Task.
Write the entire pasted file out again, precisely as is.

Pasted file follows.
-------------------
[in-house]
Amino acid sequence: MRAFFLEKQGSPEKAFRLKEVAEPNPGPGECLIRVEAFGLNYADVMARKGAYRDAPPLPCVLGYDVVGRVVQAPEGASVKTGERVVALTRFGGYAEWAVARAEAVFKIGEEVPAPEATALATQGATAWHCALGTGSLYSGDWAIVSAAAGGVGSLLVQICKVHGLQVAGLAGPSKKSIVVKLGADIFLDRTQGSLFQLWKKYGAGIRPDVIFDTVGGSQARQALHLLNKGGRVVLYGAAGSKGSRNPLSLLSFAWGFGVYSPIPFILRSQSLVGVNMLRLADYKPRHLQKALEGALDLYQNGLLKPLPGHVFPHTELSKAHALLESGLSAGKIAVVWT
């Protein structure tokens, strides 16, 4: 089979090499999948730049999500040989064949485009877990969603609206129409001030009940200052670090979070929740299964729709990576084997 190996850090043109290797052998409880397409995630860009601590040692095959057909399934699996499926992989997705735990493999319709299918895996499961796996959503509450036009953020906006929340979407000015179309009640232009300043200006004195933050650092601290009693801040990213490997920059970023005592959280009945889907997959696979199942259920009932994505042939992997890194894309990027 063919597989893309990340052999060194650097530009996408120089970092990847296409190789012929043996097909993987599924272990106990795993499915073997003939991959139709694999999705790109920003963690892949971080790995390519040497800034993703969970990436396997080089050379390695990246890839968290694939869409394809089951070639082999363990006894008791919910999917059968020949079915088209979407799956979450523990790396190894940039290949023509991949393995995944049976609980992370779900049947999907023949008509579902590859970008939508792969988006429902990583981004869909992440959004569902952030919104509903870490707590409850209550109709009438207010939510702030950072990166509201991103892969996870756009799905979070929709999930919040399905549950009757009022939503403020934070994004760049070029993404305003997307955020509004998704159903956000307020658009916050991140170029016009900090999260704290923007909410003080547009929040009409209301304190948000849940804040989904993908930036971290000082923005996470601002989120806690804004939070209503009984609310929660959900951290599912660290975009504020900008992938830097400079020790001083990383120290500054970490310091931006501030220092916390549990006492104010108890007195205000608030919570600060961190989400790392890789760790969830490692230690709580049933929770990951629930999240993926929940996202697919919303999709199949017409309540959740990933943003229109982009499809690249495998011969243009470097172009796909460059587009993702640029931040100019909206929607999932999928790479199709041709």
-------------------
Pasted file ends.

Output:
[in-house]
Amino acid sequence: MRAFFLEKQGSPEKAFRLKEVAEPNPGPGECLIRVEAFGLNYADVMARKGAYRDAPPLPCVLGYDVVGRVVQAPEGASVKTGERVVALTRFGGYAEWAVARAEAVFKIGEEVPAPEATALATQGATAWHCALGTGSLYSGDWAIVSAAAGGVGSLLVQICKVHGLQVAGLAGPSKKSIVVKLGADIFLDRTQGSLFQLWKKYGAGIRPDVIFDTVGGSQARQALHLLNKGGRVVLYGAAGSKGSRNPLSLLSFAWGFGVYSPIPFILRSQSLVGVNMLRLADYKPRHLQKALEGALDLYQNGLLKPLPGHVFPHTELSKAHALLESGLSAGKIAVVWT
């Protein structure tokens, strides 16, 4: 089979090499999948730049999500040989064949485009877990969603609206129409001030009940200052670090979070929740299964729709990576084997 190996850090043109290797052998409880397409995630860009601590040692095959057909399934699996499926992989997705735990493999319709299918895996499961796996959503509450036009953020906006929340979407000015179309009640232009300043200006004195933050650092601290009693801040990213490997920059970023005592959280009945889907997959696979199942259920009932994505042939992997890194894309990027 063919597989893309990340052999060194650097530009996408120089970092990847296409190789012929043996097909993987599924272990106990795993499915073997003939991959139709694999999705790109920003963690892949971080790995390519040497800034993703969970990436396997080089050379390695990246890839968290694939869409394809089951070639082999363990006894008791919910999917059968020949079915088209979407799956979450523990790396190894940039290949023509991949393995995944049976609980992370779900049947999907023949008509579902590859970008939508792969988006429902990583981004869909992440959004569902952030919104509903870490707590409850209550109709009438207010939510702030950072990166509201991103892969996870756009799905979070929709999930919040399905549950009757009022939503403020934070994004760049070029993404305003997307955020509004998704159903956000307020658009916050991140170029016009900090999260704290923007909410003080547009929040009409209301304190948000849940804040989904993908930036971290000082923005996470601002989120806690804004939070209503009984609310929660959900951290599912660290975009504020900008992938830097400079020790001083990383120290500054970490310091931006501030220092916390549990006492104010108890007195205000608030919570600060961190989400790392890789760790969830490692230690709580049933929770990951629930999240993926929940996202697919919303999709199949017409309540959740990933943003229109982009499809690249495998011969243009470097172009796909460059587009993702640029931040100019909206929607999932999928790479199709041709």